Transferred prescriptions are at high risk for audit recoupment. The PBMs are hitting pharmacies on incomplete transferred prescriptions based on missing required elements. In many cases, these discrepancies are flagged as “law violations” and are difficult to appeal. Your state has specific elements that must be documented on the transferred prescription. Don’t let a simple mistake cost you big money!
- Always double check your transferred prescriptions against your state’s transfer requirements to avoid these recoupments. Contact PAAS (608) 873-1342 or email@example.com if you need assistance obtaining a copy of your state transfer elements.
- Consider utilizing a dedicated transfer prescription pad with blanks for required elements specific to your state.
- If your pharmacy has a “transfer screen” where information is recorded, be sure to provide this information during a desk or on-site audit.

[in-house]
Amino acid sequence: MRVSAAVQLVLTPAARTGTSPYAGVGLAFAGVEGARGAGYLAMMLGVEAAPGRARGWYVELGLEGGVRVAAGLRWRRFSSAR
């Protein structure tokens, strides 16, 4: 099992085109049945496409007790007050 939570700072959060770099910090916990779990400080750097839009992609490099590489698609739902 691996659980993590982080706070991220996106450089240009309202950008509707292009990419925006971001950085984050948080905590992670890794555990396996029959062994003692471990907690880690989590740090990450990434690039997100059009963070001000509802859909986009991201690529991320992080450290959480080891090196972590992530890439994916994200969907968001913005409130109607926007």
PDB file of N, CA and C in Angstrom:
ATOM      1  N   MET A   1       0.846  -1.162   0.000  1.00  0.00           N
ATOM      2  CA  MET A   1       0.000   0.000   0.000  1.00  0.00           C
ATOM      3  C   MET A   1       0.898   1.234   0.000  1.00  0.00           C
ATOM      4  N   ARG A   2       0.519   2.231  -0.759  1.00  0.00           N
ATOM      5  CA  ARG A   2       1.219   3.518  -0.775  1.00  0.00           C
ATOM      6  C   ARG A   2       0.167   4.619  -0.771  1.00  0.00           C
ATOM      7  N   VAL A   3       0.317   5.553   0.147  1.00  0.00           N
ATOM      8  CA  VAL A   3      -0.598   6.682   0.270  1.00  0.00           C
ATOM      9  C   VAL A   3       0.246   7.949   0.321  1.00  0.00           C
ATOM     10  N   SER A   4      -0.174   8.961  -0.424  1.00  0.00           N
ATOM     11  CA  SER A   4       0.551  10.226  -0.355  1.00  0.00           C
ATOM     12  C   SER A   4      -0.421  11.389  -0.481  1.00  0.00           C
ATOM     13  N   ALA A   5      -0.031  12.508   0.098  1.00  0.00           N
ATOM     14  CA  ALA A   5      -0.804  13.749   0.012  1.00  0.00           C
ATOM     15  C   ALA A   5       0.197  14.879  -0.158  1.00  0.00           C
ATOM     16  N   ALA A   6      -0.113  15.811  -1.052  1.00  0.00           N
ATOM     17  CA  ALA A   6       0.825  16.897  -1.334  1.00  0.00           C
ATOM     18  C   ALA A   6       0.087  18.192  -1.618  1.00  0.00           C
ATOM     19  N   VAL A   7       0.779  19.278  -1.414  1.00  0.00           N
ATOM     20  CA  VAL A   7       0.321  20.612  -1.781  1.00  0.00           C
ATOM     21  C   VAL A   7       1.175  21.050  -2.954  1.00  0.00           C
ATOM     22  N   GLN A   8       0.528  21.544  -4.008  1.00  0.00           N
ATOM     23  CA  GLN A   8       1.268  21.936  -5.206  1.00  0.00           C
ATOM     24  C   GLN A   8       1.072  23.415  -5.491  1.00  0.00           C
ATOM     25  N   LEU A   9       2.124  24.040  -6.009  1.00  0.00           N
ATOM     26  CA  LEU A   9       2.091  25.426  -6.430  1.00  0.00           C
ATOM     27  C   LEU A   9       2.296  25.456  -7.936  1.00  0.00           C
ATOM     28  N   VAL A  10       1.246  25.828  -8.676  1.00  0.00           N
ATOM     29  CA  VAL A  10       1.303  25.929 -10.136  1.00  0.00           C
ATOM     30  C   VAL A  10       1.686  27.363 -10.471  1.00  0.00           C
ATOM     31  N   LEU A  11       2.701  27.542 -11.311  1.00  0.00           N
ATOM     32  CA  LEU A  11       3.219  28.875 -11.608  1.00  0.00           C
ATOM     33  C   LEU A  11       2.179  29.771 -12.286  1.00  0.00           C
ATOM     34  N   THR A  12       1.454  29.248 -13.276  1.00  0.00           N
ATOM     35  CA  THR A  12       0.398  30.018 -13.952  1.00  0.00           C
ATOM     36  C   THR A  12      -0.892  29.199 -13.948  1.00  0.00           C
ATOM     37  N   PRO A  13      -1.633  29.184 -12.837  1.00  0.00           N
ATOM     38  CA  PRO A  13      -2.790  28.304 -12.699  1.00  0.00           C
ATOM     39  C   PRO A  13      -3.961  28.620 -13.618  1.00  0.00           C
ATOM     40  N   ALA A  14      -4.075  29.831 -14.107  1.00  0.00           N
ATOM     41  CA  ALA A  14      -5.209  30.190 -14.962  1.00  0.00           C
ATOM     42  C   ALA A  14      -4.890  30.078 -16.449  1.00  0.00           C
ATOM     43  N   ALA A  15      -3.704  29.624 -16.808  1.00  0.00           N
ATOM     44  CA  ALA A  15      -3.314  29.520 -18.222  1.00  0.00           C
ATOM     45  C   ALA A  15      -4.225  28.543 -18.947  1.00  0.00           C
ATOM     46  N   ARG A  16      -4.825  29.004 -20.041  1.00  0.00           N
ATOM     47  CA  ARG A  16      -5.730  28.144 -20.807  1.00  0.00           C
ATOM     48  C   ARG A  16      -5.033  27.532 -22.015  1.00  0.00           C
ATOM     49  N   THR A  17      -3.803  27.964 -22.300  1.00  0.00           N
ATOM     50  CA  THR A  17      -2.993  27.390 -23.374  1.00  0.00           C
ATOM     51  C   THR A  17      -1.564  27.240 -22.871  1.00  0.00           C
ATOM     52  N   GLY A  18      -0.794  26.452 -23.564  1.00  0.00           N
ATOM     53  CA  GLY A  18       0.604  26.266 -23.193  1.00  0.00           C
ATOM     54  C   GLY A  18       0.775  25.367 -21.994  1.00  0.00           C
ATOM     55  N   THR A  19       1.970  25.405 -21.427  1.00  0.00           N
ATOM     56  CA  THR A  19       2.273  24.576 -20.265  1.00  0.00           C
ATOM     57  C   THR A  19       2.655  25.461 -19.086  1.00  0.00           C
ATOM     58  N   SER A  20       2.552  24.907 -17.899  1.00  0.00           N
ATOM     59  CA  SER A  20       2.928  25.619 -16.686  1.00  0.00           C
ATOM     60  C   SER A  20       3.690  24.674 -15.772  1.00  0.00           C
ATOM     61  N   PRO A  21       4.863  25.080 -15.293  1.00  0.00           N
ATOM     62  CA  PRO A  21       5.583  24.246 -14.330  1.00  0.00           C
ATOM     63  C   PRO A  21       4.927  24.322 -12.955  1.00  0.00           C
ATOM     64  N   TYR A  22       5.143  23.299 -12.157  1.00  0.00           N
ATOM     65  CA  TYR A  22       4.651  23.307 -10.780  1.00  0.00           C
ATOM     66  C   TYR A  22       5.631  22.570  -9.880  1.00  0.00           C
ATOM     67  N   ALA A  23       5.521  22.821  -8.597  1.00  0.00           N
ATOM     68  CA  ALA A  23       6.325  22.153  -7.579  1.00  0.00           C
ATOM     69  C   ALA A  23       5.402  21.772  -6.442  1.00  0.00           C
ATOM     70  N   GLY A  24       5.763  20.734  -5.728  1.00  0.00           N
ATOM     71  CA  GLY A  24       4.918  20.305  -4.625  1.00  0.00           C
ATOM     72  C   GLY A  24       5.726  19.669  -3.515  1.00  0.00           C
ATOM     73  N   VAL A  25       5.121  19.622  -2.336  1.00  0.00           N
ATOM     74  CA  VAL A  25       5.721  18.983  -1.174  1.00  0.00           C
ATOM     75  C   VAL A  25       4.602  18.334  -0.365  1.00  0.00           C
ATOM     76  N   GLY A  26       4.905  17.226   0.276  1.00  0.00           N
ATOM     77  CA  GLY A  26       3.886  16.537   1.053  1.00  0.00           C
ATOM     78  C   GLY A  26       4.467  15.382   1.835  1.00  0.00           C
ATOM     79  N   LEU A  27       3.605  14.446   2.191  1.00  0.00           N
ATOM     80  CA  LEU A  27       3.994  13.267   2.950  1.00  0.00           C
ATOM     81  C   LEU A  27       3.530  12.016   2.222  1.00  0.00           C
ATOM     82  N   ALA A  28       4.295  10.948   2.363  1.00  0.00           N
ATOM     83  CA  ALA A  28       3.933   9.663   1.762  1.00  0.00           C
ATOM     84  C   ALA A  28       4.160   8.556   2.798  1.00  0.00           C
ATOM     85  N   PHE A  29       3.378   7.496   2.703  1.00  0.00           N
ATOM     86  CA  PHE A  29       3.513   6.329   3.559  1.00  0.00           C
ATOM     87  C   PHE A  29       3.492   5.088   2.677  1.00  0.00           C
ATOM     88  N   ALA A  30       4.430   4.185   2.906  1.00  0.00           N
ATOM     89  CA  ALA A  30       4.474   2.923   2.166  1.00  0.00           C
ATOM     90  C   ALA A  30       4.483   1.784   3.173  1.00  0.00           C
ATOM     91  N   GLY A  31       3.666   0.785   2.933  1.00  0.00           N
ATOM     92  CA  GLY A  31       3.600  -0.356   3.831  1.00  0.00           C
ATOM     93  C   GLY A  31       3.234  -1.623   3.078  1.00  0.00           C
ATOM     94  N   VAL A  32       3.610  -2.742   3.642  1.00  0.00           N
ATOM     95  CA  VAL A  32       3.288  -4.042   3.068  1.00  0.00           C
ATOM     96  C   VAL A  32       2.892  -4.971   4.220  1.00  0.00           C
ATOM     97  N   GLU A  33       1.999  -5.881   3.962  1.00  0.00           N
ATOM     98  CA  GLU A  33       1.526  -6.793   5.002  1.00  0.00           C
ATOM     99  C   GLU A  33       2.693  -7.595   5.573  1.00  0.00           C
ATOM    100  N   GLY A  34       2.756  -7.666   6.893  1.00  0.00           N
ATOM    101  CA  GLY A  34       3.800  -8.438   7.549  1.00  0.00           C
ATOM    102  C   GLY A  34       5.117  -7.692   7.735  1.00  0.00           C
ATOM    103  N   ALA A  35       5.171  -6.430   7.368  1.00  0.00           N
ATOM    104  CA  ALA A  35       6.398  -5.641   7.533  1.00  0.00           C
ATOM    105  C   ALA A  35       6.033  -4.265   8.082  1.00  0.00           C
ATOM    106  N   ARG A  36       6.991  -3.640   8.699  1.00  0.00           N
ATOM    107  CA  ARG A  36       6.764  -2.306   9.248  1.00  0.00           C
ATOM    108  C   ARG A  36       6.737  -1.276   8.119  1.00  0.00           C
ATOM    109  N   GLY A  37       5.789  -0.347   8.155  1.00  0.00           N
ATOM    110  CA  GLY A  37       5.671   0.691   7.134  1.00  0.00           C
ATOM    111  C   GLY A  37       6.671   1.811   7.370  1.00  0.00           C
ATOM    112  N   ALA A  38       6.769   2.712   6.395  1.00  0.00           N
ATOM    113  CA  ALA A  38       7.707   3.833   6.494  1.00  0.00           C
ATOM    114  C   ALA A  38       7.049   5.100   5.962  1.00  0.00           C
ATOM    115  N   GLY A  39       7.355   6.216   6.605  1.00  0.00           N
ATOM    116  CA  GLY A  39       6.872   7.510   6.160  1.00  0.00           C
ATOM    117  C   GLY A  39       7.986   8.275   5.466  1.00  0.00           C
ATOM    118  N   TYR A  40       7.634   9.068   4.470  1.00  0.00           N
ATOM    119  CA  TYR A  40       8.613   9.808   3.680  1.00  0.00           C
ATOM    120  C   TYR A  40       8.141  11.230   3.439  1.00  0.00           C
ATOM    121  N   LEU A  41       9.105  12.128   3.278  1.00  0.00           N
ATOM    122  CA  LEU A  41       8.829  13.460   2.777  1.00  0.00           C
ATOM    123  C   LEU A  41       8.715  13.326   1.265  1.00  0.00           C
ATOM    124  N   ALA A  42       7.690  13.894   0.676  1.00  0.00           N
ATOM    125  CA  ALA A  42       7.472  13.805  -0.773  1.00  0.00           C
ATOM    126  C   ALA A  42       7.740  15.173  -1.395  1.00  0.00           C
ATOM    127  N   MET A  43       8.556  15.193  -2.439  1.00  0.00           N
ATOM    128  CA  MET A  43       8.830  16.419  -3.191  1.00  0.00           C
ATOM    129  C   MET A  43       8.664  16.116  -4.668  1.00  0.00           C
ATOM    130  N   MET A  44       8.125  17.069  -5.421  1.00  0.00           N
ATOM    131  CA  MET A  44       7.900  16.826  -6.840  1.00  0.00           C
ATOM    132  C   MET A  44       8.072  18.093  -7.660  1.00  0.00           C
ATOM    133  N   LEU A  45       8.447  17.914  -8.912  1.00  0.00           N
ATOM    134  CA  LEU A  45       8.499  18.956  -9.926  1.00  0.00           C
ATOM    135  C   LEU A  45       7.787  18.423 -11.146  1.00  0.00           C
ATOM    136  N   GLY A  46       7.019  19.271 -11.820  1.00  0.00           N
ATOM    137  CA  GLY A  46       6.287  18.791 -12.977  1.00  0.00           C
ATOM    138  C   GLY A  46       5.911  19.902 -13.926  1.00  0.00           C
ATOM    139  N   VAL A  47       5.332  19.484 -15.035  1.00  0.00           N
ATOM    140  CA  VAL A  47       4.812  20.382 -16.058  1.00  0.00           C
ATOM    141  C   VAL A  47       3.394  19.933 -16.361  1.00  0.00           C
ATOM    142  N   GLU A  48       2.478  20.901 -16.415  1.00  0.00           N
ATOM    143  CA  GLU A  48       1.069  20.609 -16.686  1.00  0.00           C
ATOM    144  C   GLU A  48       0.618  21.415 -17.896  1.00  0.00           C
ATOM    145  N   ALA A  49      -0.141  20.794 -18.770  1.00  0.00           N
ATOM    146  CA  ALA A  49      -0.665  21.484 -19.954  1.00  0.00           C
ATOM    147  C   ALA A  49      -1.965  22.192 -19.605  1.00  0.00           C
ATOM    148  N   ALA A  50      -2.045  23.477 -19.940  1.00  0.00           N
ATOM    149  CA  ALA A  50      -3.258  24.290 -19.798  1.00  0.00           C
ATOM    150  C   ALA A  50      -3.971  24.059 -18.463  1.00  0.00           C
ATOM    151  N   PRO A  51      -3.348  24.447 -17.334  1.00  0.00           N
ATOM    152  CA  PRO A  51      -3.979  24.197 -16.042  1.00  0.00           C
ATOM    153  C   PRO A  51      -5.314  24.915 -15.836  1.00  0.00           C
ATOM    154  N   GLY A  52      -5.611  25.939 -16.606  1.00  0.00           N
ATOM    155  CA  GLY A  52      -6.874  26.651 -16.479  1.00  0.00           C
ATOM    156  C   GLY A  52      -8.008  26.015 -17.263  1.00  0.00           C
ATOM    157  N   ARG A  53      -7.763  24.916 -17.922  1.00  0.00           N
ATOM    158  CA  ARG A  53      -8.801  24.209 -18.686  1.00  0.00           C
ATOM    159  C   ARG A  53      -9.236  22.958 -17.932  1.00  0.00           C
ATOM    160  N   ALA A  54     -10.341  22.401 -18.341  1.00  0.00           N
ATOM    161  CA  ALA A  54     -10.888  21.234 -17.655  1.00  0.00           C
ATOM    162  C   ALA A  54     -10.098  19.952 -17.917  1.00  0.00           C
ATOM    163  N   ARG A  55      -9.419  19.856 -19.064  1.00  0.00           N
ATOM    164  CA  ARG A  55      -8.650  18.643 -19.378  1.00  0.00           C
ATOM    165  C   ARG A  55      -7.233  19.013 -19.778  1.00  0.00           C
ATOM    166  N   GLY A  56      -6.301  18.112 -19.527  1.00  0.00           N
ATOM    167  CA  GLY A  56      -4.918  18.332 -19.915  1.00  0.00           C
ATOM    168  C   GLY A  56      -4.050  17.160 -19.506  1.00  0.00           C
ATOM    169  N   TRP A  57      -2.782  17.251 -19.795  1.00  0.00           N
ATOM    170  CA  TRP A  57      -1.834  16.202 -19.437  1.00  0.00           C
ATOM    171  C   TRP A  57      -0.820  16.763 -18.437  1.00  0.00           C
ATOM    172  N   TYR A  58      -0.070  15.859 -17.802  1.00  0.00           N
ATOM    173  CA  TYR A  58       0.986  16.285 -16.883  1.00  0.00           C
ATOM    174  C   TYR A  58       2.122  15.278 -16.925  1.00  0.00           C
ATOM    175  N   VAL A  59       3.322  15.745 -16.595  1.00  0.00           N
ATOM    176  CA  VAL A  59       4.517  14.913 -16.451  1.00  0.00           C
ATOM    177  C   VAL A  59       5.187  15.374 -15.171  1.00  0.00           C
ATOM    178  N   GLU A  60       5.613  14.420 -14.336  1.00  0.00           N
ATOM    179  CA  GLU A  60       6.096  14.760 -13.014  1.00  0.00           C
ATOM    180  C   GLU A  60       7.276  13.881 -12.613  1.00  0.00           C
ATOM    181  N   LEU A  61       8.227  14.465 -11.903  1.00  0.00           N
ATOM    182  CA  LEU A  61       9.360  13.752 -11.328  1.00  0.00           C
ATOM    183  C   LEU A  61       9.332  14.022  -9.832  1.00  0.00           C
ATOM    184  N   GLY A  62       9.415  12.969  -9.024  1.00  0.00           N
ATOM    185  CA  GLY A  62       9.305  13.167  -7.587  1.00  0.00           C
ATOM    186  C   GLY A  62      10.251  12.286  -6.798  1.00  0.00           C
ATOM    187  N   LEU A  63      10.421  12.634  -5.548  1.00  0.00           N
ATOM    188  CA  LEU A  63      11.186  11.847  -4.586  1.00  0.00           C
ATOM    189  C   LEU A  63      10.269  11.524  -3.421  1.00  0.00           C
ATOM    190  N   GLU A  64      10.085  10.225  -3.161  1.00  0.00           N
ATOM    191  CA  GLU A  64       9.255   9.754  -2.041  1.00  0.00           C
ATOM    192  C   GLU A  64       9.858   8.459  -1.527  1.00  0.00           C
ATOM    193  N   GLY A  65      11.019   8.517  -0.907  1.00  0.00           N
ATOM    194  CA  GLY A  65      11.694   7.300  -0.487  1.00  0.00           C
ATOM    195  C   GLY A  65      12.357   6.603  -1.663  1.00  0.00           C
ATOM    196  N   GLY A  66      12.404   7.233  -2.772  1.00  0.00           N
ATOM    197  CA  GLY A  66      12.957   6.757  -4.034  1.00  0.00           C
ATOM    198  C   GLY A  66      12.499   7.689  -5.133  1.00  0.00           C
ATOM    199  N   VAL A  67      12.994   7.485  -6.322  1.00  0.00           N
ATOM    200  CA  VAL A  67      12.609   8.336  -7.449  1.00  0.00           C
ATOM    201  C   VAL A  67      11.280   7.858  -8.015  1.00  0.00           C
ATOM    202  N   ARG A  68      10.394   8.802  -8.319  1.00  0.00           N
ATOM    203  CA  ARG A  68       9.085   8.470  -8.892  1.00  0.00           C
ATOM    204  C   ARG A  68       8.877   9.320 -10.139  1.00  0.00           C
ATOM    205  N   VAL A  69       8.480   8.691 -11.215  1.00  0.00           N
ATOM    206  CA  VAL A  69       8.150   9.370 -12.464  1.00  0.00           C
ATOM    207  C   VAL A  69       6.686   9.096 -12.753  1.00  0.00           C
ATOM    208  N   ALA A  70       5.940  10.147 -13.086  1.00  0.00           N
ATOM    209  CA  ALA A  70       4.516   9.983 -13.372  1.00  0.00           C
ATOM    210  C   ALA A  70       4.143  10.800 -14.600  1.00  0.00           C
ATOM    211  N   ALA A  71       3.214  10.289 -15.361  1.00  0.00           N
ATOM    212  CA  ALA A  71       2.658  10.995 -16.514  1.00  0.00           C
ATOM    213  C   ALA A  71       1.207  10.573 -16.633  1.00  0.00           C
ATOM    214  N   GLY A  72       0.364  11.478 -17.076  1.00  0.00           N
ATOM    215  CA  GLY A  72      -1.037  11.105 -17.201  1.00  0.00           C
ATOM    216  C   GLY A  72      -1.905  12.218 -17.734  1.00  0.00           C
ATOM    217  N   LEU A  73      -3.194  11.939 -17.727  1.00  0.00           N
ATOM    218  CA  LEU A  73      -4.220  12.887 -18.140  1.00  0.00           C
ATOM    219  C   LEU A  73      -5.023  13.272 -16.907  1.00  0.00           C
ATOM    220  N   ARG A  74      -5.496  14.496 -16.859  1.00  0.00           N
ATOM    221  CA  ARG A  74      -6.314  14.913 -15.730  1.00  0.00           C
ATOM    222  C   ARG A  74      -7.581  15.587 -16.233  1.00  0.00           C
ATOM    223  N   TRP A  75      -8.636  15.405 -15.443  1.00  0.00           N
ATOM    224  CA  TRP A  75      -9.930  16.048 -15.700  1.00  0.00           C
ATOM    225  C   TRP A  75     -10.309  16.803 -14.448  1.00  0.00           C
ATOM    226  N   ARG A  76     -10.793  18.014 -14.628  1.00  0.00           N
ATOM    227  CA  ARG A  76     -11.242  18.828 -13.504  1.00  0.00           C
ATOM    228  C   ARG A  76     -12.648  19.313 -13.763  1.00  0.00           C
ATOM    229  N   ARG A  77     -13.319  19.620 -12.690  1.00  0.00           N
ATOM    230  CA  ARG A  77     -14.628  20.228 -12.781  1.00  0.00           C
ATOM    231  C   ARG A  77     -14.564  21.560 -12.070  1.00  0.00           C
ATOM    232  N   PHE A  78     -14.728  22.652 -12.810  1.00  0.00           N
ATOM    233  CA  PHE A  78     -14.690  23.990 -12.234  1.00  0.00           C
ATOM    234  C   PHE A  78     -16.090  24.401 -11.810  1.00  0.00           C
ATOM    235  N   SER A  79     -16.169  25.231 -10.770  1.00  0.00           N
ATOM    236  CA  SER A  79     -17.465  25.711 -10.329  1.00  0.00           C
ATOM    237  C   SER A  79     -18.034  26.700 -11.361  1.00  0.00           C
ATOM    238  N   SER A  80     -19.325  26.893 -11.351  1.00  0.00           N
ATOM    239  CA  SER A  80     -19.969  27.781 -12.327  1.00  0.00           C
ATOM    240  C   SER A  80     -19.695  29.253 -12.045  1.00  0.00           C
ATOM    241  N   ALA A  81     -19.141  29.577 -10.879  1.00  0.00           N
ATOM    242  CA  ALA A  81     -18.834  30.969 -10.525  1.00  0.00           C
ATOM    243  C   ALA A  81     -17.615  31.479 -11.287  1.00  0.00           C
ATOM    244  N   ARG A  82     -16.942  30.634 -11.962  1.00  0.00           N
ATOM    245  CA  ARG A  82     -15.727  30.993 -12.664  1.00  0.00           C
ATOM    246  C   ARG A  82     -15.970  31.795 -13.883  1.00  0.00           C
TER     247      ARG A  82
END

- Section 3.14 of NCPDP Version D Questions and Answers states , all transfers should be billed with origin code 5 regardless of how you receive the prescription from the other pharmacy.
- Be sure the original written date, not the transfer date, is entered into your pharmacy system to avoid refilling beyond the legal expiration date.
- Ensure staff involved in receiving and typing transferred prescriptions are familiar with the required elements of a valid transfer in your state.
- Please see our May 2021 Newsline article Forwarding Unfilled Electronic Prescriptions for best practice when pharmacies are under common ownership or combo shop pharmacies.
- Routinely perform a self-audit for prescriptions with an origin code of 5 and check the hard copies for accuracy.
- Catch up on this year’s self-audit series:
- Update: Medicare Part D Mandatory E-Prescribing Requirements for Controlled Substances – Final Rule - January 11, 2023
- DMEPOS Mini-Series #8 – The Six Medicare Auditing Entities and Their Purpose - December 20, 2022
- Be on the Lookout for OptumRx Unannounced Onsite Audits - December 18, 2022